Menlo Park election: Measure K would hike hotel tax
Tax increases, although a time-honored way to generate more money for government, often face a stiff fight for approval by residents tired of watching more and more money vanish from their wallets. San Mateo County saw two proposed increases fail in June. But come Nov. 6, Menlo Park's Measure K may prove an exception.
Measure K would raise the hotel tax to 12 percent (from the current 10 percent) effective Jan. 1 if approved by a simple majority of voters. Otherwise known as the transient occupancy tax (TOT), the new rate would match that of neighbors Redwood City, East Palo Alto and Palo Alto and generate approximately $600,000 in revenue for Menlo Park annually. That would help make up for at least some of the $1.2 million annual loss triggered by the state dissolving the city's redevelopment agency (RDA).
And according to the candidates running for Menlo Park City Council — local hotel owners are now OK with that, despite the defeat of a similar measure in June brought by the county. The current council unanimously voted to place the proposed increase on the ballot.
"This past year has been a difficult one for Menlo Park. Although the city has worked hard to reduce expenditure budgets and revenues are showing signs of recovery, the dissolution of the RDA ... is a severe blow to the city's efforts towards a sustainable budget for the long-term," Mayor Kirsten Keith said, presenting the argument for Measure K in a video produced by the Mid-Peninsula Community Media Center. The revenue will help maintain city services such as police services and infrastructure maintenance, she argued, describing the measure as a "market adjustment" to bring Menlo Park in line with other Peninsula cities.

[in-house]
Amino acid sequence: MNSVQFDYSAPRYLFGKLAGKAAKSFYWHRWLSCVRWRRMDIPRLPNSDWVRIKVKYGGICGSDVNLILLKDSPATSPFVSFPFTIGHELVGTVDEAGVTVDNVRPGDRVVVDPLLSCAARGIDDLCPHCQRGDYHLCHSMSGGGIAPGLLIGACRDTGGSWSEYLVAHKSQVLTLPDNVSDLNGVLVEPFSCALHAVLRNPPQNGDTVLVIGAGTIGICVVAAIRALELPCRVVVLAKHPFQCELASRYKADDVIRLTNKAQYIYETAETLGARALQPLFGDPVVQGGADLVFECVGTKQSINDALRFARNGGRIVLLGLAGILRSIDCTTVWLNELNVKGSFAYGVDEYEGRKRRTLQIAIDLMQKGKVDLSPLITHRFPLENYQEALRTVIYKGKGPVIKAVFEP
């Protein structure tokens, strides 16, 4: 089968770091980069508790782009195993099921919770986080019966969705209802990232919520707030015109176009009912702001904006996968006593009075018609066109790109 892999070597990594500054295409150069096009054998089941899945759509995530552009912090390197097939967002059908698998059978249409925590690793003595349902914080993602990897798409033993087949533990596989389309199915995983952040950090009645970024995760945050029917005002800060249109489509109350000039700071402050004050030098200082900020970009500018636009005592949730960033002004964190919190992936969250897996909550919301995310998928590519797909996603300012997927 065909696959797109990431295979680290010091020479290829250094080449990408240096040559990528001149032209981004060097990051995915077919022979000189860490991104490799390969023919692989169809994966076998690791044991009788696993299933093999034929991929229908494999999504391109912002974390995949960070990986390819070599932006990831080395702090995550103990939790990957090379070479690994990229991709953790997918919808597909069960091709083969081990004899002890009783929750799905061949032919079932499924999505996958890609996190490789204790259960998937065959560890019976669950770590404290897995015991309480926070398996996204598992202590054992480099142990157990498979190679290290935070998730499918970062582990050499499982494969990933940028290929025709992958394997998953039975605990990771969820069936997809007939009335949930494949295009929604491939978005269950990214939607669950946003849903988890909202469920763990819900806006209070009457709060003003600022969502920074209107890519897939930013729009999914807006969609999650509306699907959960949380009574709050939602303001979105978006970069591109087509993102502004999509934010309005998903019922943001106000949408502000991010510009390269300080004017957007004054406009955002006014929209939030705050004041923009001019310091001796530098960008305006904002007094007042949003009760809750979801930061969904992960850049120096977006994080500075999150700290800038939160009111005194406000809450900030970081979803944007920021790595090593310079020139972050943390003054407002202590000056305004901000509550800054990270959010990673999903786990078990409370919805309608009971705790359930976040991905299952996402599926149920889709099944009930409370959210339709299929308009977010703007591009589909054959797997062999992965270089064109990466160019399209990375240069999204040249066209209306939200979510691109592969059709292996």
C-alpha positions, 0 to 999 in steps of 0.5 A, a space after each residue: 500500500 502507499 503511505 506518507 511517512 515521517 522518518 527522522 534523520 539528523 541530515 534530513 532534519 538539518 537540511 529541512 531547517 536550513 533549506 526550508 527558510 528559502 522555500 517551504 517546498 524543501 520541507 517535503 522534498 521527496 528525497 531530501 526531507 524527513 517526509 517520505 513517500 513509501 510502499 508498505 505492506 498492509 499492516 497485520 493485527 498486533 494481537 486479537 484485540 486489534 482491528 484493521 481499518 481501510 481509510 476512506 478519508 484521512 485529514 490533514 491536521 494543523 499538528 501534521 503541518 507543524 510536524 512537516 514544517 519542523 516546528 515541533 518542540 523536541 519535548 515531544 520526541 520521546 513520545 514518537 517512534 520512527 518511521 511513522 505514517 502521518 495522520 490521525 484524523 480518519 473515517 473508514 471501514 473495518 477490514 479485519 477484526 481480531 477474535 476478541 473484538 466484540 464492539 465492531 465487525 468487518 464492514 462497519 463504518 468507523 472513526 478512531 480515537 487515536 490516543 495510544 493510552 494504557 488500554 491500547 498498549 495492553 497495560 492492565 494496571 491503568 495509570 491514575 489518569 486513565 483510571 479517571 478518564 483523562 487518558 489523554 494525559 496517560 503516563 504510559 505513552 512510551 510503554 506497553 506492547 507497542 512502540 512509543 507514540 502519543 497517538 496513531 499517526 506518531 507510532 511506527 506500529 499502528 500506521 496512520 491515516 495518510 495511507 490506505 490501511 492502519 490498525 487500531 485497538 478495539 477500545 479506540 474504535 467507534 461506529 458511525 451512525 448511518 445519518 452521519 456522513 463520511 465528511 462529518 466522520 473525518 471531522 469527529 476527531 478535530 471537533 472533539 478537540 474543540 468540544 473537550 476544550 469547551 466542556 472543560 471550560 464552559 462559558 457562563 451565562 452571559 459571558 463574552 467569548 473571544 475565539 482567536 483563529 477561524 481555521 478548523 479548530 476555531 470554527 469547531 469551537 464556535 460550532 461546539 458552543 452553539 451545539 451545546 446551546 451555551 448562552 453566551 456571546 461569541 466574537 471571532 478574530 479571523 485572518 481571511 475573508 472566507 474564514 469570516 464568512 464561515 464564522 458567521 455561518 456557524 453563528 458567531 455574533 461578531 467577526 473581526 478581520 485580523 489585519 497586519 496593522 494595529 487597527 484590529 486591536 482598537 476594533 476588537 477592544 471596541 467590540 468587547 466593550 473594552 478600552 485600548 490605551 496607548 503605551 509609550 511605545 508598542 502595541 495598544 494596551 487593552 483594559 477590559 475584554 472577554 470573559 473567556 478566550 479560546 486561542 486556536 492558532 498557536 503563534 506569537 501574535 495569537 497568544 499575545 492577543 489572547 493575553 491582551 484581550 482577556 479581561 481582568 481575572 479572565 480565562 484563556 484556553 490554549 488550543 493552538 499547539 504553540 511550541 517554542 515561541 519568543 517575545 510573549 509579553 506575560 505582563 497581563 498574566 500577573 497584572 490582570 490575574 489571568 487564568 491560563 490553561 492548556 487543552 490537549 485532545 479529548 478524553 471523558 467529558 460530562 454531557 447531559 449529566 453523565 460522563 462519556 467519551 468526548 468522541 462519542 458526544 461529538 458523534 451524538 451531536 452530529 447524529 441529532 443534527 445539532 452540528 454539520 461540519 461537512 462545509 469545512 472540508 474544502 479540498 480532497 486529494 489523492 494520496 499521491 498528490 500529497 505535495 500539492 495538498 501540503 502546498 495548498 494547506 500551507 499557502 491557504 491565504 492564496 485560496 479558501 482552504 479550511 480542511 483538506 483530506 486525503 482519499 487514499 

The rebuttal argument was authored not by a coalition of hotel owners, but by the Silicon Valley Taxpayers Association. The rebuttal questions whether the money would actually go to services.
"The thinking of the average politician goes like this: I want to spend someone else's money for this or that. Whom can I get it from?" asked Executive Director Elizabeth Brierly, in a video produced the Mid-Peninsula Community Media Center. "Well, it's not fair to target one type of service — hotels." She outlined potential consequences that include reduced business at local establishments; loss of a competitive edge in a tough economy; and a trickle-down effect. "Your favorite takeout may count on business from these convention visitors. Your hairdresser's husband may be a desk clerk. Real people, really impacted," Ms. Brierly said.
The city disputes that in its rebuttal. "Occupancy rates are close to 80 percent for Menlo Park and Palo Alto. Palo Alto already charges a 12 percent hotel tax," it noted. According to the city, the competitive edge lies in the quality of services rather than a tax that visitors don't pay attention to when choosing hotels.